January 16, 2021 - Lenvatinib monotherapy was found to be effective in patients with unresectable hepatocellular carcinoma in the United States.
Lenvatinib (Lenvima) monotherapy was found to be effective in patients with unresectable hepatocellular carcinoma (HCC) in the United States, according to data from a retrospective, real-world analysis presented during the 2021 Gastrointestinal Cancers Symposium.1
“Real-world data are essential to assess if this efficacy translates into effectiveness in clinical practice,” the authors wrote in their background. “The main objective of our real-world data study was to assess clinical characteristics and effectiveness of lenvatinib among patients treated in United states clinical practices.”
With a median follow-up of 9 months after patients were diagnosed with HCC, the median progression-free survival (PFS) and overall survival (OS) with lenvatinib, an oral multikinase inhibitor, were not reached in the subgroups of patients with Child-Pugh class A (n = 104) and B (n = 91) or in the overall cohort (n = 233).
The landmark PFS was 85% at 6 months and 65% at 12 months in the overall cohort. For patients with Child-Pugh A disease, landmark PFS was 83% and 51% at 6 and 12 months, respectively; with Child-Pugh B disease, PFS was 90% and 76%, respectively.
At 6 and 12 months, the landmark OS in the overall cohort was 92% and 73%, respectively. Child-Pugh A landmark OS was 96% and 73% and Child-Pugh B was 90% and 78% at 6 and 12 months, respectively.
The provider-reported best response was complete response (CR) in 21% of patients in the overall cohort, partial response (PR) in 44%, and stable disease (SD) in 26%. Eight percent of patients in this cohort experienced disease progression and 1% of patients had unknown response.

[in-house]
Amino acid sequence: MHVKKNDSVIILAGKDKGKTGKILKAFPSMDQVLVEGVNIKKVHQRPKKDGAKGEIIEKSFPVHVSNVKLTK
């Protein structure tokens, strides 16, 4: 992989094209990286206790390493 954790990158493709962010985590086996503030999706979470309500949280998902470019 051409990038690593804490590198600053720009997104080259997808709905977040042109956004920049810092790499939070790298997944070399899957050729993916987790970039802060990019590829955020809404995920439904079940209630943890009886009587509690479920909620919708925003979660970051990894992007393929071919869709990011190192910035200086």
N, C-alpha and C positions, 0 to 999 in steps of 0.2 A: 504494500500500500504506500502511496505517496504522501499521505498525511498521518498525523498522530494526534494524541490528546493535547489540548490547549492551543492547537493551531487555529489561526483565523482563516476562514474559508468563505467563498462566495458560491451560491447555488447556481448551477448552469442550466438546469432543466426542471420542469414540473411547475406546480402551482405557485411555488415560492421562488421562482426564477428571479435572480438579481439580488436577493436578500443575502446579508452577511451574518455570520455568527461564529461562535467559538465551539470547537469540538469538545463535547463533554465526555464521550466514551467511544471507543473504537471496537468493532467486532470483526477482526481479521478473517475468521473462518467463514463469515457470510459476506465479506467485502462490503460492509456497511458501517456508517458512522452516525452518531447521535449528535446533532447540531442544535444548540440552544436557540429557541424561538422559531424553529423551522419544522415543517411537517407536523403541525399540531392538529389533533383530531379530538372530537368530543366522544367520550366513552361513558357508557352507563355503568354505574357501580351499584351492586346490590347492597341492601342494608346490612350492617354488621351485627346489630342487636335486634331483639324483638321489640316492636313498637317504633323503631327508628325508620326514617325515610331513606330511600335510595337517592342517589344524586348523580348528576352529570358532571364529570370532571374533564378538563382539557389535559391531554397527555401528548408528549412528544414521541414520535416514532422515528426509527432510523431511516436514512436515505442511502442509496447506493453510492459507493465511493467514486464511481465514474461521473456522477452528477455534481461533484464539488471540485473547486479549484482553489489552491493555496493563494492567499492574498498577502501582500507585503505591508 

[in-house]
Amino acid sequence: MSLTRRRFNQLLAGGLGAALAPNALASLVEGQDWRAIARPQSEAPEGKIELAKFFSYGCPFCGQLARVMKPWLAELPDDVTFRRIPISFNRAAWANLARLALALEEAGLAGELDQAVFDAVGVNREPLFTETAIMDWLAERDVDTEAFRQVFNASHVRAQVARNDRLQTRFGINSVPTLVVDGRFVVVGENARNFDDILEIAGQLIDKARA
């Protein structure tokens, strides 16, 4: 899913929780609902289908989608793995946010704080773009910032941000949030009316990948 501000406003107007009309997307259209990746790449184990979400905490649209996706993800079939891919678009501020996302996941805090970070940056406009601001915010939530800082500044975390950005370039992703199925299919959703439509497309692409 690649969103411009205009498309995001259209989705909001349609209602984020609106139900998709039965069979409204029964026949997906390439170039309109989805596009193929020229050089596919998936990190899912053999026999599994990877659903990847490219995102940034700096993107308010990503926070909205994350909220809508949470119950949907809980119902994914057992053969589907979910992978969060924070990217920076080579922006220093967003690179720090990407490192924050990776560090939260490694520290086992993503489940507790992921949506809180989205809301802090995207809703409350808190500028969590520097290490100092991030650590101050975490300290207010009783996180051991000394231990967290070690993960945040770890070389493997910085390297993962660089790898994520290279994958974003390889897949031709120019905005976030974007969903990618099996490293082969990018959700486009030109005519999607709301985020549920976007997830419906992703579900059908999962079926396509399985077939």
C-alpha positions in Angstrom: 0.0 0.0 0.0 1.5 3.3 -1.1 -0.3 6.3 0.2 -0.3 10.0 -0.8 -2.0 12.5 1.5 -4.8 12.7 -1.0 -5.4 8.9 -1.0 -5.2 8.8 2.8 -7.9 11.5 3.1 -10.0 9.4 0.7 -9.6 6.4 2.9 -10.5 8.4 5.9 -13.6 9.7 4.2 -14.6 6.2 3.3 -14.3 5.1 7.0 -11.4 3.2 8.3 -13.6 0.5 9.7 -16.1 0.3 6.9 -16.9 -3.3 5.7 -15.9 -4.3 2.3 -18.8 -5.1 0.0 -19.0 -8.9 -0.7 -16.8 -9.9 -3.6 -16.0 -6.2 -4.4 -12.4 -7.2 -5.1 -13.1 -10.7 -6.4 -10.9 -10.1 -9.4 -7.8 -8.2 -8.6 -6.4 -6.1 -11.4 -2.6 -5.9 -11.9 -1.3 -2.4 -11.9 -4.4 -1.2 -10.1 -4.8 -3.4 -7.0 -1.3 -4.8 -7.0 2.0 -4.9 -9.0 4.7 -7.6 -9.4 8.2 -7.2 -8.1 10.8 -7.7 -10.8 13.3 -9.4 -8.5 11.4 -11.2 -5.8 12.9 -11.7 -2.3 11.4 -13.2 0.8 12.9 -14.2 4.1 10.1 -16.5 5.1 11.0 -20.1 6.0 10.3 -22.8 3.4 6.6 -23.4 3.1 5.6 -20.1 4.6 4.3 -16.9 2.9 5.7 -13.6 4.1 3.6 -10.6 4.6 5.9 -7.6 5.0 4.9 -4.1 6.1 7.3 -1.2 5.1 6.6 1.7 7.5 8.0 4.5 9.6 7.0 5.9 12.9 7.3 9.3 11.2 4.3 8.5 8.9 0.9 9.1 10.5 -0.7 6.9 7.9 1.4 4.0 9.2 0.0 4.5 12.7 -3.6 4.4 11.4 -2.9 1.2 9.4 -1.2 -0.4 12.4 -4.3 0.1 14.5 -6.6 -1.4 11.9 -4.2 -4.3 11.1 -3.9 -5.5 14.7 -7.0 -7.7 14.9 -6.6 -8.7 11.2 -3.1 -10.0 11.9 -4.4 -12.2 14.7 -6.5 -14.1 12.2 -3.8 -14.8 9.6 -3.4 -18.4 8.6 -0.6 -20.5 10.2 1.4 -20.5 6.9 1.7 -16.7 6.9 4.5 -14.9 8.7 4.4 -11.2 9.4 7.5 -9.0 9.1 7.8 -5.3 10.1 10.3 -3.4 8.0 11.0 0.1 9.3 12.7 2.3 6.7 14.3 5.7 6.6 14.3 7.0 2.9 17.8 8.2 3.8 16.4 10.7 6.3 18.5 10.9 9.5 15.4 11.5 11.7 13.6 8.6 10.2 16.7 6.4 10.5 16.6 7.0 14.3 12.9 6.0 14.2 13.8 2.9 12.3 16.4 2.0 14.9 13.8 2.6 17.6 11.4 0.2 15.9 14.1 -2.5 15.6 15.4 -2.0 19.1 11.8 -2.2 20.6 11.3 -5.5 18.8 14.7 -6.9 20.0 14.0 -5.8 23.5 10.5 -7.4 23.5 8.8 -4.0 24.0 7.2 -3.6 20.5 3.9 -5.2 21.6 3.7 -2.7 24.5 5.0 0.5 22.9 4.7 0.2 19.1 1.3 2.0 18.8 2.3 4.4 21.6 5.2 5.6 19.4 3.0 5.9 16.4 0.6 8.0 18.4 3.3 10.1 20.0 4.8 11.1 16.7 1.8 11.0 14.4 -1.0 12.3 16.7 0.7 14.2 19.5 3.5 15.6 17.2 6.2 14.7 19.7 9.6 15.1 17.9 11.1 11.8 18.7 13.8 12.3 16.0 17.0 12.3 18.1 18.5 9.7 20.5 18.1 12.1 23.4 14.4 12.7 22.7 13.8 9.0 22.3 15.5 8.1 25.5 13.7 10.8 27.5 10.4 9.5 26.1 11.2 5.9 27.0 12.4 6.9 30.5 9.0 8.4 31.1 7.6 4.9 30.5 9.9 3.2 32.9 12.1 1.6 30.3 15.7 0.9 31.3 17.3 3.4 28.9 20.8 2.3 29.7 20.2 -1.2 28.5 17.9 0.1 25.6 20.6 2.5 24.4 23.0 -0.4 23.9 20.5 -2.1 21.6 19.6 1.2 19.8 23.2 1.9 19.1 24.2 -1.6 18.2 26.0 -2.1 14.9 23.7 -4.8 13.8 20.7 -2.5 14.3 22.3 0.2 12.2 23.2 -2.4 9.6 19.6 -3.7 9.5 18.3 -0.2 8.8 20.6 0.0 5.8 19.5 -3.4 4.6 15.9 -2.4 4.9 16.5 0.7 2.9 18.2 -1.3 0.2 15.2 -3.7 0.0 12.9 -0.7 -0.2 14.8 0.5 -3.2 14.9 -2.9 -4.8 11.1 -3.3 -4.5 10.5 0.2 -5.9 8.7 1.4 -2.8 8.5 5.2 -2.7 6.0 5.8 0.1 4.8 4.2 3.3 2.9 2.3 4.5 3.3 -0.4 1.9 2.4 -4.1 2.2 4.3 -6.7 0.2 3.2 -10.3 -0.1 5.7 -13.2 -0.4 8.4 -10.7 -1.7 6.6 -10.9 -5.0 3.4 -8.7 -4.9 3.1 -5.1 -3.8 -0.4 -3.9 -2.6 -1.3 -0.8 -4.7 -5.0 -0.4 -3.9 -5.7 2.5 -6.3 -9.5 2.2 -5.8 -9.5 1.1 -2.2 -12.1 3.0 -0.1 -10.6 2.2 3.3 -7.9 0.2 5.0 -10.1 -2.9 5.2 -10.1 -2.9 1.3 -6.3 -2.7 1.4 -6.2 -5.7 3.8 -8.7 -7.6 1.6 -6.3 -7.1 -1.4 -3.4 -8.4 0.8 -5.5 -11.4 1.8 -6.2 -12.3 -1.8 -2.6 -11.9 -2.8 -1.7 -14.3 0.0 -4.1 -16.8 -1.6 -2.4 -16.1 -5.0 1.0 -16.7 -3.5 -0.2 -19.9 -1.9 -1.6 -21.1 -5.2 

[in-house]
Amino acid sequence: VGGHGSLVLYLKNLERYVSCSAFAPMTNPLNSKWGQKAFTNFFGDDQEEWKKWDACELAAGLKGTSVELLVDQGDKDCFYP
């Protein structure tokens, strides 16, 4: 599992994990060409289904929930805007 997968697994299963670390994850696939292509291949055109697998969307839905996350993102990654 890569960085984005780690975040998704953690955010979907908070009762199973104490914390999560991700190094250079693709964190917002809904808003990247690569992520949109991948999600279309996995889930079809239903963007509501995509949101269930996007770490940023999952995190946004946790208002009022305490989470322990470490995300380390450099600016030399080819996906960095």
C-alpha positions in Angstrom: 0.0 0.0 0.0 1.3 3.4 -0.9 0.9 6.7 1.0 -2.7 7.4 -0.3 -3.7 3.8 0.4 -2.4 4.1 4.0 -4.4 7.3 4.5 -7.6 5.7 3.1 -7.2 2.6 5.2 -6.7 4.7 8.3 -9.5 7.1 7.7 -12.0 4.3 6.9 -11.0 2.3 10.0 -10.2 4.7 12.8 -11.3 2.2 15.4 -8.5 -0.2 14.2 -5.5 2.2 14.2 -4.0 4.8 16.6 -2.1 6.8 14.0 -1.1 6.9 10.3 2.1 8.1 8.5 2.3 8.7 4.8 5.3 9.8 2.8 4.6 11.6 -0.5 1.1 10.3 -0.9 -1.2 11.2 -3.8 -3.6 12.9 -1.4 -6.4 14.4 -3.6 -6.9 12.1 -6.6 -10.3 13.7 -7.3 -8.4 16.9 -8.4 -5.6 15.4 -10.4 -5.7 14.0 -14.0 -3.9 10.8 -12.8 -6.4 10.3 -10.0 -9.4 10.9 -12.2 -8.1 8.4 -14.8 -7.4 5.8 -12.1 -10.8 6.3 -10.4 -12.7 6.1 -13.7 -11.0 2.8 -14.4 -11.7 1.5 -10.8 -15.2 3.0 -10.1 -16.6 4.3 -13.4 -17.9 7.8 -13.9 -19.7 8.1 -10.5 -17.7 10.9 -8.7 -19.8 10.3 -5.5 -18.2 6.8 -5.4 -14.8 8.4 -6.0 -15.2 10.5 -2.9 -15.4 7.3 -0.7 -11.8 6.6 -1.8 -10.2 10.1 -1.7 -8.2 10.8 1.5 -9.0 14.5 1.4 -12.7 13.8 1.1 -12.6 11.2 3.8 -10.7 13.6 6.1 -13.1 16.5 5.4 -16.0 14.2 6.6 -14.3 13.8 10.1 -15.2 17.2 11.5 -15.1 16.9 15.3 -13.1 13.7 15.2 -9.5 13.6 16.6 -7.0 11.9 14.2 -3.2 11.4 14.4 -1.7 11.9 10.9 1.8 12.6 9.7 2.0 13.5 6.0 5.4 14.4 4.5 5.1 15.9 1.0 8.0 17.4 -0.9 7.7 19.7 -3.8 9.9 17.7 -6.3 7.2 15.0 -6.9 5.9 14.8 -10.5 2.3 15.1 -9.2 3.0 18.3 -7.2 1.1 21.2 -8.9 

Based on RECIST 1.1 (n = 125), the best response was CR in 16%, PR in 54%, and SD in 26%; 5% had disease progression. For the 11 patients evaluated with mRECIST, best response was CR in 73%, PR in 0%, and SD in 18%; 9% experienced disease progression.
At initiation, the median dose of lenvatinib was 12 mg, which was the dose used in the registration trial that led to lenvatinib’s approval. Lenvatinib was approved as monotherapy in patients with uHCC in August 2018 based on the phase 3 REFLECT trial (NCT01761266).2 Nine percent of patients required a dose reduction in the real-world data analysis.
The median duration of treatment with the study drug was 6.7 months after a median follow-up period of 9.1 months. Those remaining on lenvatinib by the end of follow-up made up 61% of patients.
After treatment with lenvatinib, the median time to second-line therapy was 7.8 months. There were 32 patients who started second-line treatment, with the most common being immunotherapy in 50%, sorafenib (Nexavar) in 31%, and regorafenib (Stivarga) in 9%.
Of the 233 patients treated with lenvatinib in the first line, a majority were Barcelona Clinical Liver Cancer stage B or C at initiation (28.8% and 43.8%, respectively). There were 18.5% of patients who exhibited portal vein invasion, of which 7% had main portal vein involvement.
Furthermore, 44.6% were reported to be Child-Pugh class A at initiation and 39.1% were Child-Pugh class B. Hepatitis C was reported in 36.1% of patients and 15.5% were reported to have hepatitis B. Patients with alcohol-related liver disease made up 28.3% of the overall cohort and 13.7% had nonalcoholic steatohepatitis.
Prior to initiation of lenvatinib, 20.2% of patients had procedures, the most common of which were transarterial chemoembolization in 10.7% and radiofrequency ablation in 8%.
The investigators included patients who started lenvatinib monotherapy in the first line between August 16, 2018 and September 30, 2019 in this retrospective analysis. Patients had to be 18 years or older with confirmed uHCC, and an ECOG performance status of 0 or 1.
If patients had evidence of other malignant neoplasms before their diagnosis of HCC, and if they had been disease free for over 3 years at the time of starting lenvatinib, they were not included in these data. Those who had liver transplantation at any point were also excluded.
For this analysis, the investigators recruited 75 physicians; 41.3% were from cancer centers, 37.3% were from private hospitals, and 17.3% were from academic teaching hospitals. They used data extracted from electronic health records of individual patients from the participating prescribing physicians.
No safety data were collected for this analysis.